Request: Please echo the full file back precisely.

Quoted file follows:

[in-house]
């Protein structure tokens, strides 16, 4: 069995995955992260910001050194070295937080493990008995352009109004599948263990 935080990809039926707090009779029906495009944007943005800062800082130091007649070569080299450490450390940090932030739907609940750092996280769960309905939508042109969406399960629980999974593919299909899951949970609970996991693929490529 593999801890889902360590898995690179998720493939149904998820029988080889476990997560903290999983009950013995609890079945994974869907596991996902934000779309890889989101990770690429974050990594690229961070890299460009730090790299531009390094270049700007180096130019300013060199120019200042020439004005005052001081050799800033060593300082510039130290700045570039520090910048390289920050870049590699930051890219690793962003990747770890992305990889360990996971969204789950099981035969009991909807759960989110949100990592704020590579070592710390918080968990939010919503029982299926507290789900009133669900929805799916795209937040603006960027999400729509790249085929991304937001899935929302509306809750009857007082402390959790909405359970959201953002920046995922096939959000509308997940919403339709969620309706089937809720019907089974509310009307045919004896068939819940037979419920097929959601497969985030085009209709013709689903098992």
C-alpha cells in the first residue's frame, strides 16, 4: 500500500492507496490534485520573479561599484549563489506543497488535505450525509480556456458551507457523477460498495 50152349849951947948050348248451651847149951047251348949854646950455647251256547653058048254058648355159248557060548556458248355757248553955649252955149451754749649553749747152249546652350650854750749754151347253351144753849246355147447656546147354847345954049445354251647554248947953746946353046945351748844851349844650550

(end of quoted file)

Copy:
[in-house]
């Protein structure tokens, strides 16, 4: 069995995955992260910001050194070295937080493990008995352009109004599948263990 935080990809039926707090009779029906495009944007943005800062800082130091007649070569080299450490450390940090932030739907609940750092996280769960309905939508042109969406399960629980999974593919299909899951949970609970996991693929490529 593999801890889902360590898995690179998720493939149904998820029988080889476990997560903290999983009950013995609890079945994974869907596991996902934000779309890889989101990770690429974050990594690229961070890299460009730090790299531009390094270049700007180096130019300013060199120019200042020439004005005052001081050799800033060593300082510039130290700045570039520090910048390289920050870049590699930051890219690793962003990747770890992305990889360990996971969204789950099981035969009991909807759960989110949100990592704020590579070592710390918080968990939010919503029982299926507290789900009133669900929805799916795209937040603006960027999400729509790249085929991304937001899935929302509306809750009857007082402390959790909405359970959201953002920046995922096939959000509308997940919403339709969620309706089937809720019907089974509310009307045919004896068939819940037979419920097929959601497969985030085009209709013709689903098992």
C-alpha cells in the first residue's frame, strides 16, 4: 500500500492507496490534485520573479561599484549563489506543497488535505450525509480556456458551507457523477460498495 50152349849951947948050348248451651847149951047251348949854646950455647251256547653058048254058648355159248557060548556458248355757248553955649252955149451754749649553749747152249546652350650854750749754151347253351144753849246355147447656546147354847345954049445354251647554248947953746946353046945351748844851349844650550